How Do You Deal With Parkinson's Symptoms?


Quick Answer

Symptoms from Parkinson’s disease can be treated through medication, deep brain stimulation, surgery, lifestyle changes and exercise, according to Mayo Clinic. These treatments cannot cure Parkinson’s disease, but they may ease the symptoms.

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Medications can increase the brain’s amount of dopamine, which helps Parkinson’s disease symptoms, according to Mayo Clinic. The most effective medication for Parkinson’s disease is levodopa. Other medications used to treat Parkinson’s disease are MAO-B inhibitors, dopamine agonists, anti-cholinergics, catechol-O-methyltransferase inhibitors and amantadine.

Deep brain stimulation is most commonly offered to individuals with advanced Parkinson’s disease who have not responded well to medication, according to Mayo Clinic. This treatment involves the implantation of electrodes into certain brain areas and the use of a generator implanted in the chest to send electrical pulses to the brain.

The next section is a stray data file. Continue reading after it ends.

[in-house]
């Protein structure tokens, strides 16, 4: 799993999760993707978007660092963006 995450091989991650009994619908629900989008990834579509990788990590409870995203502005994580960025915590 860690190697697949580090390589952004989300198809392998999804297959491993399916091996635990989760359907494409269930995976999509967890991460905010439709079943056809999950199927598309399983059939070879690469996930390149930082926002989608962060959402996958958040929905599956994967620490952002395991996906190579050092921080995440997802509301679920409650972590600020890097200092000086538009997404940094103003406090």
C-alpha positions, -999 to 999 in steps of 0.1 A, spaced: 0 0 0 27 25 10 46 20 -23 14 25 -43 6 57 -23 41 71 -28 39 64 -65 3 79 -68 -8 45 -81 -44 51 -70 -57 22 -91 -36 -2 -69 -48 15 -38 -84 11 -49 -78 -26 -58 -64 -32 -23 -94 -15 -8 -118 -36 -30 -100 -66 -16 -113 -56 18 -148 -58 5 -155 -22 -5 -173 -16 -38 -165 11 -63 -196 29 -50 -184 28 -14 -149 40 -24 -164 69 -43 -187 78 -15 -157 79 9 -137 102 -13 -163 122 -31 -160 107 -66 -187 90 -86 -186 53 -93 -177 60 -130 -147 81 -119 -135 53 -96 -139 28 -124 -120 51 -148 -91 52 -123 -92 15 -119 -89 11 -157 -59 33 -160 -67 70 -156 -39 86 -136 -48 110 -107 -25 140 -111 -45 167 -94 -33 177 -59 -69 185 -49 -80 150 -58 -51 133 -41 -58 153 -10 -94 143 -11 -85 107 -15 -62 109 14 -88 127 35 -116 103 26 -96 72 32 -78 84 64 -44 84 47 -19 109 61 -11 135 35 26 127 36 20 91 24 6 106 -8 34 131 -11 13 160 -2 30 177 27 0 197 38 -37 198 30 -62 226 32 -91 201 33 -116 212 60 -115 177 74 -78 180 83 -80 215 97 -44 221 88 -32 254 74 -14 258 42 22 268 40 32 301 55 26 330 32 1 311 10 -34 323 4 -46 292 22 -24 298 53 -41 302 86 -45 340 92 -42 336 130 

Surgery is generally only considered as treatment for Parkinson’s disease when medication is unable to sufficiently treat symptoms, according to WebMD. Pallidotomy surgery removes part of the brain called the globus pallidus and can largely improve balance problems and other Parkinson’s symptoms. Thalamotomy surgery removes part of the thalamus and reduces tremors.

An occupational therapist can assist with techniques for improving daily life for individuals with Parkinson’s disease, according to Mayo Clinic. A balanced diet high in fluids, fiber and omega-3 fatty acids may be beneficial.

Maintaining physical and mental well-being is important for individuals with Parkinson’s disease, according to WebMD. Physical therapy improves balance, muscle strength, motion, motor responses and body alignment. Support groups and social activity help with depression associated with the physical difficulties of Parkinson’s disease.

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